The Huawei Watch marks the Chinese company’s entry into the consumer tech big leagues. While its handsets can feel a bit “me too” or perfunctory, the Huawei Watch, despite arriving many months after its initial reveal, lands right at the top of the Android Wear pile. It’s not perfect, but many of its faults lie with Google’s Android Wear wearable operating system, rather than with Huawei’s solid hardware.
What Is It?
A round-faced Android Wear watch, starting at 399 Euros and going up to 699 Euros, depending on design. Though we’re still waiting on UK pricing, those prices convert to roughly £295 and £515 respectively, making the Huawei Watch one of the more expensive Android Wear devices out there.
Who’s It For?
Those who have been convinced that Android Wear is an operating system worth investing in. Fashion-conscious tech aficionados. Anyone willing to pay extra to get the current cream of the Android Wear crop (even if that’s loaded praise to give, given the so-so competition).
The Huawei Watch looks great. I’ve been testing the “Watch Active” edition, which has a black-plated stainless steel case and crown button, but I’ve set eyes on the “Classic” chrome stainless steel version and “Elite” gold plated option too. All are equally easy on the eye. With seven strap options, from a soft leather to a gold link chain (with 18mm wide lugs making it easy to swap in your own preferred strap) you can see that Huawei has put in real effort across the board to make this primarily a great watch before even considering the smart-gubbins inside. A “2pm” crown button sits on the right hand edge, but it doesn’t do much, despite rotating – a quick press will wake up the screen, while a long-press jumps to the apps list.
Weighing 61g with the leather strap I was supplied, the Huawei Watch has just the right amount of weight to make it feel solid, without weighing down your arm. It has a 1.4-inch AMOLED display, which, unlike the Moto 360 but similarly to the LG G Watch R (which for my money is its closest cousin) has a full-circle display, rather than the “flat tire” of the 360. Despite the face being a tad bigger than the LG G Watch R, it actually feels less cumbersome on the wrist thanks to a more streamlined bezel.
Tucked underneath that screen is pretty-standard Android Wear internals - a 1.2GHz Snapdragon 400 processor, 512MB of RAM and 4GB of storage, as well as Bluetooth 4.1 connectivity and Wi-Fi, which lets the Watch receive notifications over a shared network even if it’s some distance away from the phone it is connected to. An optical heart rate sensor sits on the rear, with other built-in sensors including an accelerometer, gyroscope and barometer. An IP67 rating means the Watch can survive a splash of water or two, but you shouldn’t take it swimming and expect it to work afterwards.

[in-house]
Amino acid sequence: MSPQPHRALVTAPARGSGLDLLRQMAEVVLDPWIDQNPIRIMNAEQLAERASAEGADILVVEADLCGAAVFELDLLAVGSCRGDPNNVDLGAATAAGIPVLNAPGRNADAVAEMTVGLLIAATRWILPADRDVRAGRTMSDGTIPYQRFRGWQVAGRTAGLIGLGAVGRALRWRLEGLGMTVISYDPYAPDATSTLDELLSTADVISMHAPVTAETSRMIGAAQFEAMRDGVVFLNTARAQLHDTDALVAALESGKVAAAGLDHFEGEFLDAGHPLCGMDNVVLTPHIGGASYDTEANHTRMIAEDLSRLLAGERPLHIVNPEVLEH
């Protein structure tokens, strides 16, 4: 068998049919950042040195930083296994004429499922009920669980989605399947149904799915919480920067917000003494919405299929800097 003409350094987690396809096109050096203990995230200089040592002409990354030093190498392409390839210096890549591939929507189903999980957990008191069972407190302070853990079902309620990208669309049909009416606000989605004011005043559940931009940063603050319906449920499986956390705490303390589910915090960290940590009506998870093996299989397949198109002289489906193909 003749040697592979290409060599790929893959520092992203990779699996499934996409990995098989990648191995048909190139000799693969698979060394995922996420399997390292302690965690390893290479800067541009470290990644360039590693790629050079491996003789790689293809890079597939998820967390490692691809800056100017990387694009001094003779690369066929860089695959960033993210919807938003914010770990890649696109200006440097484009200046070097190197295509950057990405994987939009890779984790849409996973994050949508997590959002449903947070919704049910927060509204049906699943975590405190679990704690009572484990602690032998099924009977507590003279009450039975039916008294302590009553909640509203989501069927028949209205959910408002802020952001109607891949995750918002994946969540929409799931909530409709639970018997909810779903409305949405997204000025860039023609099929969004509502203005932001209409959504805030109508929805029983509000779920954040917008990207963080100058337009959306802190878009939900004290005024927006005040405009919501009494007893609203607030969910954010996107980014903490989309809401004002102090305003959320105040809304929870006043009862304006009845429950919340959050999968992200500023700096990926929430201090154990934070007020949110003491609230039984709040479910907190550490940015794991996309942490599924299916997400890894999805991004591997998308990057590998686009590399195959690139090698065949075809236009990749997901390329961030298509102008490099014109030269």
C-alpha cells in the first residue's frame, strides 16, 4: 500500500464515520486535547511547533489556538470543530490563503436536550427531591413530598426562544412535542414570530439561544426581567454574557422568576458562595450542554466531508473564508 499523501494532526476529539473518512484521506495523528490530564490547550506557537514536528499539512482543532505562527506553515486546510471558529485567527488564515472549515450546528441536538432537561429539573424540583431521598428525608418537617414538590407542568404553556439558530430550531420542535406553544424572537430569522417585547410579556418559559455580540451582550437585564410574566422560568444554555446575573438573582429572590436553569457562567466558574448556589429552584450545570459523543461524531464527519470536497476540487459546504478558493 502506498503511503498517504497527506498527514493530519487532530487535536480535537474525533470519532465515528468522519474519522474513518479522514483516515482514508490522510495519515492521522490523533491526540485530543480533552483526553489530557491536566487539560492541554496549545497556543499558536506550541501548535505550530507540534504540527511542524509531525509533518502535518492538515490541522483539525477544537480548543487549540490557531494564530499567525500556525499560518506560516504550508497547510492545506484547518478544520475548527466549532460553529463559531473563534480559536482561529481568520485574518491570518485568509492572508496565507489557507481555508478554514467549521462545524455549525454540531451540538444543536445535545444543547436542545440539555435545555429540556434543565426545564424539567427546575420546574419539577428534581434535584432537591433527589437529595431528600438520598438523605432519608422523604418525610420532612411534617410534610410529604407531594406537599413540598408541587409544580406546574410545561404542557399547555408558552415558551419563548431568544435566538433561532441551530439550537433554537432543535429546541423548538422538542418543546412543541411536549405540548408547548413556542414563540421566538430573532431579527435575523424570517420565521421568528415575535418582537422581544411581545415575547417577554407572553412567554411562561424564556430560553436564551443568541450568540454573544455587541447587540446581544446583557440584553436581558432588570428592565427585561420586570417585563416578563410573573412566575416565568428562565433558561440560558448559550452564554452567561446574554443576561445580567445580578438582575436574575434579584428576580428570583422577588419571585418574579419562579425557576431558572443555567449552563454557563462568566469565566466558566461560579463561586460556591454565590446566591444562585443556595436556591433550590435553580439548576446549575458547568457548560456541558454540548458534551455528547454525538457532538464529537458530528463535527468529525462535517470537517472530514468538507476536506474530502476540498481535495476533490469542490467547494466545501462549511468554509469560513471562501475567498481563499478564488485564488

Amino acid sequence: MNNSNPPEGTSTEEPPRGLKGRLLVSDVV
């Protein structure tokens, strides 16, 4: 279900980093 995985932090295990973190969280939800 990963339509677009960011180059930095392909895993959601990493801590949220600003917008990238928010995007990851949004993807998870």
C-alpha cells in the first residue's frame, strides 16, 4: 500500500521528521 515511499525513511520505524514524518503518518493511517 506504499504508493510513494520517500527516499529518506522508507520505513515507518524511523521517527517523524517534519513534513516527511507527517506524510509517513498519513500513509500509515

In terms of tech specs, that’s all not dissimilar to other Android Wear devices. Which is why I was surprised to find that the Huawei Watch felt significantly more responsive than other Android Wear wristwatches, despite sharing similar processors. I’ll put that down then to the quality of the display – with a 400 x 400 resolution (for a high 286 ppi) it’s the sharpest Android Wear screen available yet and, paired with its reasonably large size and perfectly-angled bezel, was easy to tap and swipe across. It’s protected by durable sapphire crystal too, which means it should take a beating without getting scuffed or scratched (though admittedly I didn’t go stabbing it with a screwdriver to test these claims).
Android Wear devices need to be paired with a phone to work. This used to be limited to handsets running Android 4.3 and above, but has now been expanded to include iPhones running iOS 8.2 or above. Though it’s not a like-for-like experience using both mobile operating systems with Android wear, so long as you stick with core Google apps, iPhone users should be able to get their money’s worth out of Android Wear, too.
That said, Android Wear still isn’t all that feature rich even when paired with an Android phone, let alone an Apple one. Android Wear still relies on mini Google Now cards, which pop up contextually with notifications, reminders, calendar events, messages and the like. They appear over the bottom third of the Watch face; swiping up lets you scroll through awaiting notifications, tapping on them expands them, swiping right-to-left lets you see any possible interactions, while swiping left-to-right dismisses them. It’s not all that intuitive.
Sometimes these notifications are very useful – getting a heads-up on public transport delays when dashing to a meeting is invaluable for instance. But do I need a notification on availability of new stickers in a silly sketching app I irregularly use? Nope. Worse still, far too many notifications require that you open your phone in order to have any interaction with them – making that Wi-Fi feature all but obsolete. Android Wear is at its best with apps that work directly from your wrist – using Shazam to identify a song from the Watch for instance, or as a controller for Spotify with whatever device it may be playing from. But such useful uses are few and far between.